An article arrived in my inbox from psychologist and author Emma Kavanagh and I discovered I have a superpower.
I’ve always known something about it but it’s never been described as a superpower before.
First of all, when we have nothing pressing to do “the midline of our brain lights up with activity. This is the area that runs right across the middle of the brain from forehead to the back of the head. This is called the default mode network, so named because this network comes alive when we have nothing else to do. It is the home to mind wandering, day dreaming, rumination.”
OK, I’m pretty good at that. In fact I need a LOT of daydreaming time to process everything that happens. I used to play online solitaire for hours just to get the time for my mind to wander. But that’s not my superpower…
In the article Dr Kavanagh says:
“The default mode network is a pretty natural state for us. It is our default. But its overactivity can be associated with increased rumination, an increased risk to mental health.
So how do we combat that? Well, fundamentally, we combat that by paying attention. Attention acts as a switch, telling the default mode network that it is time to turn off, that other things require our cognitive energy now.
Attention is a super power. Attention can turbo charge neuronal signals, leading us to create stronger links, creating better learning, better skill acquisition.”
I’m REALLY good at attention. I was so good at it as a child that when I played the piano I dribbled. I still do occasionally. My attention is so focused that I can forget what is happening around me and be completely absorbed in what I’m doing. It’s the same with reading a good book. The outside world ceases to exist, sometimes for hours at a time.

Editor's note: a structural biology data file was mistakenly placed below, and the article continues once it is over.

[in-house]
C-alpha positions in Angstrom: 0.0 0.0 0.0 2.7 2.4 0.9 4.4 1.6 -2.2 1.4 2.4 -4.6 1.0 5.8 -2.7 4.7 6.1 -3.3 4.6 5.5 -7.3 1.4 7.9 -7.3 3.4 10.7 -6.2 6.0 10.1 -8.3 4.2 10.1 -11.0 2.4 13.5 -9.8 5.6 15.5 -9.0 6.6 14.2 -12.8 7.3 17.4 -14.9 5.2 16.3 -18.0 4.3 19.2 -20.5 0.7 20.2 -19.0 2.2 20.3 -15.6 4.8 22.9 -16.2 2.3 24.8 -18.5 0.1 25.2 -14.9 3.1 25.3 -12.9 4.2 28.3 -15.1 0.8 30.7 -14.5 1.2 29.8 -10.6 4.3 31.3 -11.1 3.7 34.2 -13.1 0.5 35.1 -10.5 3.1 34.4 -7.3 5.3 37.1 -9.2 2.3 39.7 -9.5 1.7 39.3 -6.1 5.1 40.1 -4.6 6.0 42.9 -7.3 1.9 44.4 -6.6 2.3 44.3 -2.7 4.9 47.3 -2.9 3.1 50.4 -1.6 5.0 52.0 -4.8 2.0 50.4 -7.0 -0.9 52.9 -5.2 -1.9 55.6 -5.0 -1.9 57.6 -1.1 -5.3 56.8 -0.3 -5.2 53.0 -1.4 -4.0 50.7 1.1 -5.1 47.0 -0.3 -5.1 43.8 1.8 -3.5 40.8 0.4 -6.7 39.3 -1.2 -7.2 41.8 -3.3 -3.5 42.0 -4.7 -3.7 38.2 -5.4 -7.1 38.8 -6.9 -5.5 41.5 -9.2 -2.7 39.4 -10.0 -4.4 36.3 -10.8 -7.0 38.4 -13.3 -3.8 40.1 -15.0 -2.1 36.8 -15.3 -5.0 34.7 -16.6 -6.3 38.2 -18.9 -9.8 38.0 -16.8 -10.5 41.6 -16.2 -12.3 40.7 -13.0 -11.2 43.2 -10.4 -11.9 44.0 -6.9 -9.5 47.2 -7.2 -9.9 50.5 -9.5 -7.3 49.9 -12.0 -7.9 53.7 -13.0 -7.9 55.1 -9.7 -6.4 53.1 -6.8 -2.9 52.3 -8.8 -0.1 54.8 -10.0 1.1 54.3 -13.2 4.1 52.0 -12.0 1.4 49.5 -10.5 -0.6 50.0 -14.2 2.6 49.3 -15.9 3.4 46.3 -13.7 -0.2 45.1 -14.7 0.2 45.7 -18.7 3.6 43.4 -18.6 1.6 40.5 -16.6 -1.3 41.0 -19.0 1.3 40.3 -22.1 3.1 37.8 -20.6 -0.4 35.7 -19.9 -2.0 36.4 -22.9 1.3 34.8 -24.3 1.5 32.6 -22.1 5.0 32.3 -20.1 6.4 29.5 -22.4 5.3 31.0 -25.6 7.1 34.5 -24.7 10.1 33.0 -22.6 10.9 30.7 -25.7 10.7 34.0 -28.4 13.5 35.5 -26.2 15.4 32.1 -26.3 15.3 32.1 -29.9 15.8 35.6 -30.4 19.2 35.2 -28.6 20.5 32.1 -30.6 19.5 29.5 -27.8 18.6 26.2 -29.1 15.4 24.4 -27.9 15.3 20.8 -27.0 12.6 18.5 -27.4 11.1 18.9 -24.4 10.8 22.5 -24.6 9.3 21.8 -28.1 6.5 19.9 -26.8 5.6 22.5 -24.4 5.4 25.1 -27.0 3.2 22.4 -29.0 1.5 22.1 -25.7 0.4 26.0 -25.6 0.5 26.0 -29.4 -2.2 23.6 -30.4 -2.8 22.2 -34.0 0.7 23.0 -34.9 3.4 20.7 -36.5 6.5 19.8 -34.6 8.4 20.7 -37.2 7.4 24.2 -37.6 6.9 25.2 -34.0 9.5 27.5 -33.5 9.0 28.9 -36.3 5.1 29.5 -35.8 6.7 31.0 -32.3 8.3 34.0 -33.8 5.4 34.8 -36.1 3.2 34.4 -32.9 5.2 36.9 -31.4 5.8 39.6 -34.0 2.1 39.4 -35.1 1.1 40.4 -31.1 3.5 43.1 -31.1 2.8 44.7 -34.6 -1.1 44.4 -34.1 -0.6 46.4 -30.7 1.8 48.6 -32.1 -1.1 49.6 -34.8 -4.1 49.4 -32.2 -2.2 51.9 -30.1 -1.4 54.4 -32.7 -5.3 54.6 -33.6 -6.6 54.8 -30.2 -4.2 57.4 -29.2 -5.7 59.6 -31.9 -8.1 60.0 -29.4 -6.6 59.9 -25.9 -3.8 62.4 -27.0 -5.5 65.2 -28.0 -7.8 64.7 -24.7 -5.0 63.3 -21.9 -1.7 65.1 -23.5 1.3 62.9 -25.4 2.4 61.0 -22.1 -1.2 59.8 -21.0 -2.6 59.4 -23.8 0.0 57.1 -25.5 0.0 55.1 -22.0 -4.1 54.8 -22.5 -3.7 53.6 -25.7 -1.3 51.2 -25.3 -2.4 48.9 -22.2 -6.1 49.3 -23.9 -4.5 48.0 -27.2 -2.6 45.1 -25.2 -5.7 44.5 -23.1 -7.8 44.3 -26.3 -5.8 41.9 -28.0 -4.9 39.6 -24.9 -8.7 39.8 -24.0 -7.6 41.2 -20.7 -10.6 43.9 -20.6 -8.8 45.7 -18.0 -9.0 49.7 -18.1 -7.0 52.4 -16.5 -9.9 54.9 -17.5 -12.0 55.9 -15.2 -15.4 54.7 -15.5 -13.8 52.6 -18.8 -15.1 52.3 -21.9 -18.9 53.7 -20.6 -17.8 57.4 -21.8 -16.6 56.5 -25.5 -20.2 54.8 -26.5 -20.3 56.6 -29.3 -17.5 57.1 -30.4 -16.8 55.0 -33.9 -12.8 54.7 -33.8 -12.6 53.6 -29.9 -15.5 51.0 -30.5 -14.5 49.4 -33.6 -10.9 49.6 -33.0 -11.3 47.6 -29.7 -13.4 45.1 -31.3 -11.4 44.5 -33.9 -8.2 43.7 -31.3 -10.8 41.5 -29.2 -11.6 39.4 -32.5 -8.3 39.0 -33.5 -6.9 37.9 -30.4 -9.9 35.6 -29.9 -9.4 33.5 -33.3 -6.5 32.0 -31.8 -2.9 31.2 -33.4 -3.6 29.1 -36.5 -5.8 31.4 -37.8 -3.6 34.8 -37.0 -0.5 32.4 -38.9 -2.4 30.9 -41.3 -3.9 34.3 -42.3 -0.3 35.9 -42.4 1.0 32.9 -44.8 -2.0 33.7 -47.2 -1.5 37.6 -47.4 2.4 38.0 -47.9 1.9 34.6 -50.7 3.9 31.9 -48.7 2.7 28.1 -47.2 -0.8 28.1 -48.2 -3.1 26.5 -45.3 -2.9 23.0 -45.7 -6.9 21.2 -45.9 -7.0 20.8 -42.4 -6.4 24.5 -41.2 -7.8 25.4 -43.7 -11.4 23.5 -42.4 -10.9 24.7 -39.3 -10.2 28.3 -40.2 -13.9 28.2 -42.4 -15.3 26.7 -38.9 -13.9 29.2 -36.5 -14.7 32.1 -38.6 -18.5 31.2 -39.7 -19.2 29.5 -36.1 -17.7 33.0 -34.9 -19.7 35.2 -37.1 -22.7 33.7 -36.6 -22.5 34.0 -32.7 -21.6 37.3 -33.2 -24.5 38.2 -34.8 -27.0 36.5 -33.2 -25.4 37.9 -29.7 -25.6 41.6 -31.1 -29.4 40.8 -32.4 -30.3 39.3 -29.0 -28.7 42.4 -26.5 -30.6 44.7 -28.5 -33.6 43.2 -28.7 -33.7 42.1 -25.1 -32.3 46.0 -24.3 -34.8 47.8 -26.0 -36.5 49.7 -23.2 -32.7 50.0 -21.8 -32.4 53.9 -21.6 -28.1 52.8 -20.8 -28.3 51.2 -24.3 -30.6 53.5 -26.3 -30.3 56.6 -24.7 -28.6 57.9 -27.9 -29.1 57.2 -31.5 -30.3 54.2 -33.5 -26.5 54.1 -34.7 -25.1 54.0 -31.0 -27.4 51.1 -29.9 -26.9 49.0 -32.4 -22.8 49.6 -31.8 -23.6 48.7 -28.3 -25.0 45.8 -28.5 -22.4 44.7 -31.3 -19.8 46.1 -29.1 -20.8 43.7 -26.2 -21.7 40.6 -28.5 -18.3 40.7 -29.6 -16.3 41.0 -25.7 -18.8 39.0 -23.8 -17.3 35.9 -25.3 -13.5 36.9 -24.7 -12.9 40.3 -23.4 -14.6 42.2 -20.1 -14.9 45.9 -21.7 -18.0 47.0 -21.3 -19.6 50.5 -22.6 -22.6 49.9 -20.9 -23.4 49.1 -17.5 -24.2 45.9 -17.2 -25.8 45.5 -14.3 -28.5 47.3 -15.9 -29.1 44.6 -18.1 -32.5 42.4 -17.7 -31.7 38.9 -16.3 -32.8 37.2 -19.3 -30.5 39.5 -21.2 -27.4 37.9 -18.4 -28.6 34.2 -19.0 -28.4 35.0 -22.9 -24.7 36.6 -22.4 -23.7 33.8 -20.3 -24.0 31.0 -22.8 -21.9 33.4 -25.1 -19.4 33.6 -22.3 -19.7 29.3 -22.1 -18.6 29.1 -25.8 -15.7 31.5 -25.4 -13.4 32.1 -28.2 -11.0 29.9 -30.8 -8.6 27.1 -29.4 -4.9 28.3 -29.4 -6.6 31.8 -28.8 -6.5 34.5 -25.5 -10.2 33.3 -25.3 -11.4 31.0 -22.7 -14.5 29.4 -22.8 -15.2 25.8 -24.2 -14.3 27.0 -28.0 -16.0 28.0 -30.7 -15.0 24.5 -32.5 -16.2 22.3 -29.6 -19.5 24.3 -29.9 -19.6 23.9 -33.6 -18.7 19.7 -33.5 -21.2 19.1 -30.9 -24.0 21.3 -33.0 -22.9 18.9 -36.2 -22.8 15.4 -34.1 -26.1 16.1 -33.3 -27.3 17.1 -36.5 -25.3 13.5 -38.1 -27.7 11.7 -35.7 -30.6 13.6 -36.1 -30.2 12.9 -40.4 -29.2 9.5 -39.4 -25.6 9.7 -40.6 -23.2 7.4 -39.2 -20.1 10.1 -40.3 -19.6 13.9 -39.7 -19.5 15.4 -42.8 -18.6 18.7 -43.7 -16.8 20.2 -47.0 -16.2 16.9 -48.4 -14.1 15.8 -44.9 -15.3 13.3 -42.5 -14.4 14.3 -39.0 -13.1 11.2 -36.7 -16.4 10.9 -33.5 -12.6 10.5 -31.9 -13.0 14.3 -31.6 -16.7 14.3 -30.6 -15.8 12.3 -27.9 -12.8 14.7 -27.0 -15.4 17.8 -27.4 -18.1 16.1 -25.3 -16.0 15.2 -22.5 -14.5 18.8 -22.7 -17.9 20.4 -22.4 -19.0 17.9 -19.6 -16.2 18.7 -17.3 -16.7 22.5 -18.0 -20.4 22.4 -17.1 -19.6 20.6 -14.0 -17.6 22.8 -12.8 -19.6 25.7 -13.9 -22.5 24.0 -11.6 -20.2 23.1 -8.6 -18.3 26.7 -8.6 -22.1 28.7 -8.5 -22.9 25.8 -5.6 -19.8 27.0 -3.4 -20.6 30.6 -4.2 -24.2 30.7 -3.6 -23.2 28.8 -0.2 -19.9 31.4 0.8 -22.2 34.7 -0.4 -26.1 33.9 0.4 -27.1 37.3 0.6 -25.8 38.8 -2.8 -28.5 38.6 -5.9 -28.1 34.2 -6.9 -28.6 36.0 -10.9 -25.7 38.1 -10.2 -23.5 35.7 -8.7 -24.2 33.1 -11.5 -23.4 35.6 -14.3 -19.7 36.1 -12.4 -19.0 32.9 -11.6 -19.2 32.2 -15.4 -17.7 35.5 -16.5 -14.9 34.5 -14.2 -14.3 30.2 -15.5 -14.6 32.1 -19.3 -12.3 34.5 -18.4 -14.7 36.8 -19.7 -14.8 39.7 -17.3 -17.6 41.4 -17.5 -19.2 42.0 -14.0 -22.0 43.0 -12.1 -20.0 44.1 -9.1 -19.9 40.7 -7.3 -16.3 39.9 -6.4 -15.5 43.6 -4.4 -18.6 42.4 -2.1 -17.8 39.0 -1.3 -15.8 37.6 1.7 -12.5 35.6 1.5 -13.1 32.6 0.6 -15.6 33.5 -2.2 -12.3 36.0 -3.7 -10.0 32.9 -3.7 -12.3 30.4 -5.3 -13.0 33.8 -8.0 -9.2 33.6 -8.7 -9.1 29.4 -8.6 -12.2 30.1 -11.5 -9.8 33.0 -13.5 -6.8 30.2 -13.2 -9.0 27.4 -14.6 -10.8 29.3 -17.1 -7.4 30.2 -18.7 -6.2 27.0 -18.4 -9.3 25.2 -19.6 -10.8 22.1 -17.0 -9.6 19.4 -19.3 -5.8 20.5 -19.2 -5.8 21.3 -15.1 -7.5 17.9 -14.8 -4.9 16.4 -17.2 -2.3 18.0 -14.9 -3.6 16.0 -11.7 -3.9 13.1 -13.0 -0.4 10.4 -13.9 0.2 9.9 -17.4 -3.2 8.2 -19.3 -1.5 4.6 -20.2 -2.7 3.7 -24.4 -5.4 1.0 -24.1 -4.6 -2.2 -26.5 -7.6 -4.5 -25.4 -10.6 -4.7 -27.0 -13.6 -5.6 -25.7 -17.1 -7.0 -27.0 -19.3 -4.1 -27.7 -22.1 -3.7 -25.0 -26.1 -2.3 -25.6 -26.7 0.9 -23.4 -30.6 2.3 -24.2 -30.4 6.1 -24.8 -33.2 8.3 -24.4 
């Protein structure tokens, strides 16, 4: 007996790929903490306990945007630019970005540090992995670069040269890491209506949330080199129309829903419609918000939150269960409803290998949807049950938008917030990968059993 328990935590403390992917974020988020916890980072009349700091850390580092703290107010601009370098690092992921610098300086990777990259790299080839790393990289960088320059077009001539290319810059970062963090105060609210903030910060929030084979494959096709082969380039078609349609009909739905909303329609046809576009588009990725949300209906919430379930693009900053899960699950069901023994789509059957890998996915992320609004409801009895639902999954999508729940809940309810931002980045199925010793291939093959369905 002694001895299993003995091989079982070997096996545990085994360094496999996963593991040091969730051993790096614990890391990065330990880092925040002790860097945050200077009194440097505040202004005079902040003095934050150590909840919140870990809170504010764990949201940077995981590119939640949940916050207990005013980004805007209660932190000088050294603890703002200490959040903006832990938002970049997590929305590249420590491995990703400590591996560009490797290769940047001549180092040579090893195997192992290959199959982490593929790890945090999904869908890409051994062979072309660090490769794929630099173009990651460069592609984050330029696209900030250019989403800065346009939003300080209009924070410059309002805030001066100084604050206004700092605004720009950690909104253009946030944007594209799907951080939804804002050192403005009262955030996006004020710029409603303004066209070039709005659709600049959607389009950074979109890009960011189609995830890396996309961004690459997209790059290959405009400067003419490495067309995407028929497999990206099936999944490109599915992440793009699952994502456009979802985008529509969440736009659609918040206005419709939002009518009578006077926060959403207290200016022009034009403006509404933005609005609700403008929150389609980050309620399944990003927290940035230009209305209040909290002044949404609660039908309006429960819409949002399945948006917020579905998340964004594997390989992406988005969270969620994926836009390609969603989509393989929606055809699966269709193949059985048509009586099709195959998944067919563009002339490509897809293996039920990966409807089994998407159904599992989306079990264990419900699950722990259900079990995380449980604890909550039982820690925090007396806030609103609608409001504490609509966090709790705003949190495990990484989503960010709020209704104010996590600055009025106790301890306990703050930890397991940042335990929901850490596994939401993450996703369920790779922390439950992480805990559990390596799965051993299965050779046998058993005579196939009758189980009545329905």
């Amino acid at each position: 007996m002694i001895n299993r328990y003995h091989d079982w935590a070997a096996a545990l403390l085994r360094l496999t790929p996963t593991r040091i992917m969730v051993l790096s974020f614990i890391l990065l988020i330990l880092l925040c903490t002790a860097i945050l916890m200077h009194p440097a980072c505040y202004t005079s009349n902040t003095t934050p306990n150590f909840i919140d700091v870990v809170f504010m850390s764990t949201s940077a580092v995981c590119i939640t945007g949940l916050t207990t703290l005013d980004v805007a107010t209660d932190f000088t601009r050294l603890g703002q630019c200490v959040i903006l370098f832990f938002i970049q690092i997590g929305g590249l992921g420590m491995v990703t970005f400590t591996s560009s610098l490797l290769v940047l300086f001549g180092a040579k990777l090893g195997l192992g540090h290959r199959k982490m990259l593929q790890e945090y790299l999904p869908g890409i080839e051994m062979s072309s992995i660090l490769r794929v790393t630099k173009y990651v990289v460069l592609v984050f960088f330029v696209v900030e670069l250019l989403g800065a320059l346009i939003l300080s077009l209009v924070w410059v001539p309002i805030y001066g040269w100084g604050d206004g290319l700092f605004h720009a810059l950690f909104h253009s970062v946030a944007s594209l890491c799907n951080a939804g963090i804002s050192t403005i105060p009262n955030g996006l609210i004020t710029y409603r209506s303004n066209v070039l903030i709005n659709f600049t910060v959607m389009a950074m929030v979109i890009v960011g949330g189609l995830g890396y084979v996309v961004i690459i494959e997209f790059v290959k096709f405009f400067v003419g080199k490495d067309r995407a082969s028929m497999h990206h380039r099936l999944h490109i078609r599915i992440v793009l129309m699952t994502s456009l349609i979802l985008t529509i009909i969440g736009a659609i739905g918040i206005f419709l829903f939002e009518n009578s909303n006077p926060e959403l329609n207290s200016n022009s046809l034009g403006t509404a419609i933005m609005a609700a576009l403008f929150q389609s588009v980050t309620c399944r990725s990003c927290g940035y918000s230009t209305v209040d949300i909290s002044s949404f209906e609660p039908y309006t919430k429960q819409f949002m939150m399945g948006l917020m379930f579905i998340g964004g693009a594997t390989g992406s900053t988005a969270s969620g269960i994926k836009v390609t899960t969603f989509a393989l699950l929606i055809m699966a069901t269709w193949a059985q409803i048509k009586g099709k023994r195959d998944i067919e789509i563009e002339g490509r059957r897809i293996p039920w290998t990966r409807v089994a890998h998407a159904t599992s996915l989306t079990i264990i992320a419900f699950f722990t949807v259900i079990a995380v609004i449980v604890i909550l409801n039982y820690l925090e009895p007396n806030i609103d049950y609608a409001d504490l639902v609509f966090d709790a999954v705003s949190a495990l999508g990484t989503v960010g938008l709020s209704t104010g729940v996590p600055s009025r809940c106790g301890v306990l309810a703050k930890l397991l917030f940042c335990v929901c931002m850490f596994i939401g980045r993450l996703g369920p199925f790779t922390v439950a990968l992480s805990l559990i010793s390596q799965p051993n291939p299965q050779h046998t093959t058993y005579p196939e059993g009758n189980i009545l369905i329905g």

And I’ve learned to use that focus consciously.
Writing this blog post is an example – I read the article in my email and before I even finished it I was sitting at the laptop writing this blog. And I’m staying here until it’s finished.
The thing I hadn’t realised is that this form of focused attention is an off-switch to the bizarre scenarios we create in our heads. And trust me, there are a lot of bizarre scenarios.
The odd thing is, I know myself well enough now to start doing something focused. Whether it’s practising piano for my next concert, editing the podcast recording for general release, adding new resources to the Learning Lounge or writing my thoughts down for a blog post.
I am so glad to realise there’s a way to combat the scenarios, and I already use it and can be proud of it.
My name’s Jeremy (and I have a superpower). What’s yours?
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